After the 1964 Championships, Christine carried on rowing for ULWBC, serving as Captain in 1965 and 1966 by which time she was a postgraduate student doing a PhD in the mathematics department. She was also Secretary of the University Women’s Rowing Association.
She started sculling in 1965, largely to avoid having to start from scratch with each year’s crop of new novices, and had an amusing experience that summer when a photographer from The Times turned up at the UL boathouse. “I was getting my boat out of the river,” she remembers, “And he said, ‘Do you mind me taking a picture?’ But he was so long taking it, when he started I was standing on a wooden [landing stage] with my feet well above the water but by the time he’d finished, the water was up to my ankles!”
Having started off by using men’s sculling boats, she later persuaded UL to buy a smaller boat for her to use which was cheap because it had been constructed using an experimental technique that hadn’t worked and as a result the skin had become rippled.
In October 1967 she was second at Weybridge Ladies Sculling Head and she won her novices (restricted boat category) at Barnes and Mortlake Events in 1968.
Around this time Margaret Gladden, who was already an accomplished sculler, decided that double sculling was the way ahead and asked Christine if she’d like to join her, which she was enthusiastic about apart from the logistical challenges created by Margaret, who was a doctor, moving to Liverpool while Christine, who had finished her PhD, got a job as a lecturer at Royal Holloway near Staines in Surrey. However, the duo trained separately in their singles and met up occasionally to double at Runcorn RC where Margaret racked her boat. The video below shows them on one of these rare training outings together:
Christine bought a scull of her own from Dan Topolski. “Years later,” she explains, shaking her head incredulously, “I needed to… alter the riggers and Edwin Phelps did [the work] but when I went to collect it there was a message there which said, ‘Tell Christine that one rigger was 3/8” wider than the other.’ There’s no wonder I had developed this habit of having one hand right on the end and the other one a little bit in because your body adapts! But isn’t that amazing that Dan Topolski was using a boat that was [set up so wrong]?”
After Christine had competed at the European Championships in Hungary in 1970, she bought a new single scull from Edwin Phelps, which she named ‘Hoyo’, which is Hungarian for ‘boat’.
Christine and Margaret sought advice from the GB men’s squad’s National Coach, Bob Janousek. “He was a lovely man,” Christine remembers. “I can remember talking to him about training – he was such a sensible person. What he’d say is, ‘How much time have you got? What facilities have you got?’ Common sense! When other people would say was, ‘You’ve got to do this.'”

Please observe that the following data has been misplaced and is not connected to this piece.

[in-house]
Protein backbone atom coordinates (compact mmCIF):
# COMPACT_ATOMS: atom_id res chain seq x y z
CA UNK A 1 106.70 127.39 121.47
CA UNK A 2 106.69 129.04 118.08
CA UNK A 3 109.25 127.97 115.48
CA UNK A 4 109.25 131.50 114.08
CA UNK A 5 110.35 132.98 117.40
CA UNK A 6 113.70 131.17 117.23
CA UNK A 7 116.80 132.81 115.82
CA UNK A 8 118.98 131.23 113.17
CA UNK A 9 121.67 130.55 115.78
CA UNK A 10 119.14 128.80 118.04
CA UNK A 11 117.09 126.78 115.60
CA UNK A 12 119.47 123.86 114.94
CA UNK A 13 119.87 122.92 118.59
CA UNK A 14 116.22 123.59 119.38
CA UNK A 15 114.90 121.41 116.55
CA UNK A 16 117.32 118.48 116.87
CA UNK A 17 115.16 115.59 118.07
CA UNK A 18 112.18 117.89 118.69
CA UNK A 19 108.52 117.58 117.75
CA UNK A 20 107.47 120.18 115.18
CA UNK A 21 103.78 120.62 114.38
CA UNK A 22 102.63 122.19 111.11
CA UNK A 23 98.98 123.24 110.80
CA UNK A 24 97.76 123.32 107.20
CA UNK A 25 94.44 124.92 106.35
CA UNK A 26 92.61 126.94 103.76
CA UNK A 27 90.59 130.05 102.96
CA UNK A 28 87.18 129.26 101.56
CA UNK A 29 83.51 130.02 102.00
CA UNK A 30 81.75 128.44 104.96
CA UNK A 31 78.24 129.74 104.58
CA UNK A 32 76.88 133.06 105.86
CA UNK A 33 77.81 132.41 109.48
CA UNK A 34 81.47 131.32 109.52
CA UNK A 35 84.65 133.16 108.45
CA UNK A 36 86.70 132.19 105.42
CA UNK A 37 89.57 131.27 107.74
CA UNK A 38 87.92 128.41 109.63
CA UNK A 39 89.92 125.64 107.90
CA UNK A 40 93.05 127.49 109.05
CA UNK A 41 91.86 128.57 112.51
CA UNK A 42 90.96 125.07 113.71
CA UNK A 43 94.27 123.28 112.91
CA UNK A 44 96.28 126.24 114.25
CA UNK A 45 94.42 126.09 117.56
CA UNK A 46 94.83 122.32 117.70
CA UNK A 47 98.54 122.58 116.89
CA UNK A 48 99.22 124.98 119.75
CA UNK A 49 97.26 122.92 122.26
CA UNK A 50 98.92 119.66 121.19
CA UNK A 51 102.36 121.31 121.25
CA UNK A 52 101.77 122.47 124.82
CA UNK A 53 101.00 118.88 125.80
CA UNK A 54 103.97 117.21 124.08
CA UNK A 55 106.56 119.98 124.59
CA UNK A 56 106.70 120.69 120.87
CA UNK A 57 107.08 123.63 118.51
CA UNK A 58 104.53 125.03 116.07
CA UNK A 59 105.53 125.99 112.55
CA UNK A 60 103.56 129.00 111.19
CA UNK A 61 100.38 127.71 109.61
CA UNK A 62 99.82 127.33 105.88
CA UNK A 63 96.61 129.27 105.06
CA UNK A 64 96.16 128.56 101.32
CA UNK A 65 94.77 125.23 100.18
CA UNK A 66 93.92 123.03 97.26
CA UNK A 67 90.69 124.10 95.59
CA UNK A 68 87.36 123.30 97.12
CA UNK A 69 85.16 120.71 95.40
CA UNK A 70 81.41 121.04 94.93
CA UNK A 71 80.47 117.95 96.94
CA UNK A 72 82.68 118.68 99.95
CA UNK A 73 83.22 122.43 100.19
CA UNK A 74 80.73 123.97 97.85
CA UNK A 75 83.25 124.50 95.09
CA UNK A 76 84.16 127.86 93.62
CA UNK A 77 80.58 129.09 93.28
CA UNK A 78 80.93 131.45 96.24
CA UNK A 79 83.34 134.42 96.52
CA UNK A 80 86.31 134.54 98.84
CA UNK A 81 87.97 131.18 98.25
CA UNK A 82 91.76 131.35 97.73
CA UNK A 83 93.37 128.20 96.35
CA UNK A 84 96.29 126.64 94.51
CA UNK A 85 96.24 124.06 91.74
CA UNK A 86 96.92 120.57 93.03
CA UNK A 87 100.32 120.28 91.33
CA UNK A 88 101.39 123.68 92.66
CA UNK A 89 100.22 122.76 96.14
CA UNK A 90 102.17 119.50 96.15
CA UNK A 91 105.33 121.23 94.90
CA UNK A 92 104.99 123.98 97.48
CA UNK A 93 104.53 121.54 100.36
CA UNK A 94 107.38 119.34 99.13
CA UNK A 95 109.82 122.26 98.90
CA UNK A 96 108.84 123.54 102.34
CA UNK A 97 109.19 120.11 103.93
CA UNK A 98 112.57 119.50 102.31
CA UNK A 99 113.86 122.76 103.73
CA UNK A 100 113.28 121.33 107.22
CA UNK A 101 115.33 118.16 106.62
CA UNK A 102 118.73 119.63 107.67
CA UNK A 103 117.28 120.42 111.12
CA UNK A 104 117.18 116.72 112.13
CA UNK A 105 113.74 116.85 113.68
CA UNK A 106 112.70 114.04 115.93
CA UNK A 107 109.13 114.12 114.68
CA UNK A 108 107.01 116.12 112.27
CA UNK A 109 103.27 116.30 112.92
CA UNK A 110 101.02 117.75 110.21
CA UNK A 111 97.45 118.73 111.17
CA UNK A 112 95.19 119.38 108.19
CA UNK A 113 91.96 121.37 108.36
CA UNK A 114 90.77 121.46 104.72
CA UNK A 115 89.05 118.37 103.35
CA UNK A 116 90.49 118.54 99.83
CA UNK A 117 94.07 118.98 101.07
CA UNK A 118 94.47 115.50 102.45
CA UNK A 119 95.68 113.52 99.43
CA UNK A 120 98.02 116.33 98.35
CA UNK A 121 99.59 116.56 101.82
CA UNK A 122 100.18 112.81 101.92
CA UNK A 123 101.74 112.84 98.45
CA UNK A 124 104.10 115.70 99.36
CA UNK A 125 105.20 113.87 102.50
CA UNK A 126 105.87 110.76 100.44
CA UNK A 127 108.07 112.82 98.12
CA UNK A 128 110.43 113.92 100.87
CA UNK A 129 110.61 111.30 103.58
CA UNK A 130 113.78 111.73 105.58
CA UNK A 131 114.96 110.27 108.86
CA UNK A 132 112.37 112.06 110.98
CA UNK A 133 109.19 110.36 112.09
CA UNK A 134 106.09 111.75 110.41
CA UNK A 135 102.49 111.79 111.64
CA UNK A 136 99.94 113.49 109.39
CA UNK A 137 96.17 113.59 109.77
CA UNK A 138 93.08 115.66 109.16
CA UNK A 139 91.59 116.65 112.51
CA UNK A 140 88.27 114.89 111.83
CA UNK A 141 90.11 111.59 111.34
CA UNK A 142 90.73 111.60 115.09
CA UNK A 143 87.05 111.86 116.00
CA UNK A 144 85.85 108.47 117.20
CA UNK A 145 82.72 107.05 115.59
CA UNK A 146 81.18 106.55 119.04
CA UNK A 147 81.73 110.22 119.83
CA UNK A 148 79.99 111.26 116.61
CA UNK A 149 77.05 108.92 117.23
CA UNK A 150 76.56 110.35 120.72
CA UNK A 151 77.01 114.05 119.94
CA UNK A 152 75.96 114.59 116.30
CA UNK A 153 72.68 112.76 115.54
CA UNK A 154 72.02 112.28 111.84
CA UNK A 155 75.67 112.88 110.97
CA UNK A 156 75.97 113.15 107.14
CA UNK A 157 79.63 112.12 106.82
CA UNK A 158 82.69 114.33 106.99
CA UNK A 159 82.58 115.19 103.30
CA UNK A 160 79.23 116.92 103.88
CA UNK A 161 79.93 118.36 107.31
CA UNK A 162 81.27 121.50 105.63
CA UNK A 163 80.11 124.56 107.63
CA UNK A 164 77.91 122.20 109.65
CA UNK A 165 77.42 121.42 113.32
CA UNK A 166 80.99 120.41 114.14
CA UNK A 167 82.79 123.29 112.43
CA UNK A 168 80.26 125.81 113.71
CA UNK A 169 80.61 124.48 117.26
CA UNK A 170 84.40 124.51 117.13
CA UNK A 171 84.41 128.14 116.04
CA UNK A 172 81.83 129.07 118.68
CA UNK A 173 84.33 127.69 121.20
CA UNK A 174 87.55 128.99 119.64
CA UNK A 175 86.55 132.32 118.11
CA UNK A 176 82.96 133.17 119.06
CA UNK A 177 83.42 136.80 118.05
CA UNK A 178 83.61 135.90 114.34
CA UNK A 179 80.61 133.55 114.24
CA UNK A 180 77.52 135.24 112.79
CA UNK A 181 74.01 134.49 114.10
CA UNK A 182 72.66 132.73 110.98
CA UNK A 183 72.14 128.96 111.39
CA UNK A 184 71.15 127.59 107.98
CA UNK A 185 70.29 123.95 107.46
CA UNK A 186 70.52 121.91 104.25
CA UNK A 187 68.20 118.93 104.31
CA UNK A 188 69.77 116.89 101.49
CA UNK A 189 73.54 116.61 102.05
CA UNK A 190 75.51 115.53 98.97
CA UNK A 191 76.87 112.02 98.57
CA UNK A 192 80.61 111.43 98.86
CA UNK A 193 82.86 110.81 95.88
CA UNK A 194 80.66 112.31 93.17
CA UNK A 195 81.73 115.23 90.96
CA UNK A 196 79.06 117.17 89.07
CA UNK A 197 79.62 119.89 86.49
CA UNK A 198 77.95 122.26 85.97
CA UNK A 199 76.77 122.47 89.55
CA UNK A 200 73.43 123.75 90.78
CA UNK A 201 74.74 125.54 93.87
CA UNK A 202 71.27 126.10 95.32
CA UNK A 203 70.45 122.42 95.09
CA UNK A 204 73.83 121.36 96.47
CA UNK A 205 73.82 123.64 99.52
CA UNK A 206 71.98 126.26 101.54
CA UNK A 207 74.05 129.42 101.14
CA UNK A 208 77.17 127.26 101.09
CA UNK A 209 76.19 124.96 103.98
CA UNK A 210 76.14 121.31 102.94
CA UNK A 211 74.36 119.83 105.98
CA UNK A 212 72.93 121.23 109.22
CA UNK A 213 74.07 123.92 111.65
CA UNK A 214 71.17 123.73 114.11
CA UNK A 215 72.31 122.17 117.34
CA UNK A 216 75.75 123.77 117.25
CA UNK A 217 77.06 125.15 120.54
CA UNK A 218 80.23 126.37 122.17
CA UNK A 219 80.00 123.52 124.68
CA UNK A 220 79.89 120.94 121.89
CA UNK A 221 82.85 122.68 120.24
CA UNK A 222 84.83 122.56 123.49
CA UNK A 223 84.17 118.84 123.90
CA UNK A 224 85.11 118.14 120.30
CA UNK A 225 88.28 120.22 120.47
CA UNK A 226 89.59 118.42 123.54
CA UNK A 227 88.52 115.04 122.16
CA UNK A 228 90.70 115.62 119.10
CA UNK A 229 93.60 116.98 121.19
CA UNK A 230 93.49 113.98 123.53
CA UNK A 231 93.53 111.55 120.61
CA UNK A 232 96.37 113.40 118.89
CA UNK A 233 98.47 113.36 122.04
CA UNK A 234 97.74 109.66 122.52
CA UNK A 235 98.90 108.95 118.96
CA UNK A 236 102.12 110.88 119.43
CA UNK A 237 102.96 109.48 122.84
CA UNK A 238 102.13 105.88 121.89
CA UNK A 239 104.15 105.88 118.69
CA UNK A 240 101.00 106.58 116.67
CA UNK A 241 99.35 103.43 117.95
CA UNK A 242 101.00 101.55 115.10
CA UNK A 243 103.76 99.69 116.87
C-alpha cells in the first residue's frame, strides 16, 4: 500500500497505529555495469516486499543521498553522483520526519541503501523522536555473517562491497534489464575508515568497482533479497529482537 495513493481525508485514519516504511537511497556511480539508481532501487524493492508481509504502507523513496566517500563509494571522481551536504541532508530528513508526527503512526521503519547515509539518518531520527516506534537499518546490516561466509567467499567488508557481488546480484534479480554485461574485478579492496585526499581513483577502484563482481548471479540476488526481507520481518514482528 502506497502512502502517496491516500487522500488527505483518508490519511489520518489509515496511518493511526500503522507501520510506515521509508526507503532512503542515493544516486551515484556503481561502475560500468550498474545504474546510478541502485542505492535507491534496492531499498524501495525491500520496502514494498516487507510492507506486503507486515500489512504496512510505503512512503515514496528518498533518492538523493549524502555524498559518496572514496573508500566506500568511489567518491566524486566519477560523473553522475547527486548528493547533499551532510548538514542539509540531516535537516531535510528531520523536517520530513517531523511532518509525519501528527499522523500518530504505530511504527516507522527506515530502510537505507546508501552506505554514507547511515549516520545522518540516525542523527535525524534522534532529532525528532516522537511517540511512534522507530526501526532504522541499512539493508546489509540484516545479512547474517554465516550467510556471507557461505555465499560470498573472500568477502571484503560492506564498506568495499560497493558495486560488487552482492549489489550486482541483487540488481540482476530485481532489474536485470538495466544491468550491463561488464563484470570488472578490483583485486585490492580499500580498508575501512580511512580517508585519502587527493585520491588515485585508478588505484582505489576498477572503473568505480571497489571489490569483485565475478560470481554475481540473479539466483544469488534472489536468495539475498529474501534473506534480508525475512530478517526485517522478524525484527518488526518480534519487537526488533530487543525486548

On paper, Christine’s international rowing career concluded with her three appearances in the double scull from 1970 to 1972, but this conceals her ongoing attempts over the next four years to get selected as the landscape of top competition changed totally for women in 1974 when the old European Championships were replaced with a new cycle of World Championship and Olympic paticipation, and Penny Chuter was appointed National Coach with responsibility for women’s rowing and started a new squad to train for the 1974 World Championships.
She remembers attending the numerous assessment weekends and found the whole concept of having to perform on fixed dates throughout the year quite a shock after the more personally-tailored programme she’d followed in previous years. One of the perennial elements of these assessments was a 1500m timed run with people set off at 10 second intervals – thought by the athletes to done because the West Germans did it. The first time she had to do one – in the dark after a day’s rowing at Holme Pierrepont in Nottingham – she wasn’t expecting much, not least as she had strained something in her calf, but also because she’d never done any competitive running although she had done many a mile round Windsor Great Park. To her astonishment, as she remembers it, she was second behind Lin Clark who had been a county runner before taking up rowing.
In search of coaching, Christine remembers, “I did a certain amount with Mike Spracklen… who was coaching the [GB] men at that stage and he was coaching their quad and at some stage I talked to him. You’ve got to discover what suits you because people like him all they believe in is hours and hours of training which isn’t necessarily the best thing, especially with sculling where technique is so important. But he’d have me out there doing things, and the craziest one was he put me in the men’s quad one day! What the men must have thought? Whether he thought he was really testing their loyalty I have no idea. It was so fast! I was at two. The speed of the blades at the water and everything!”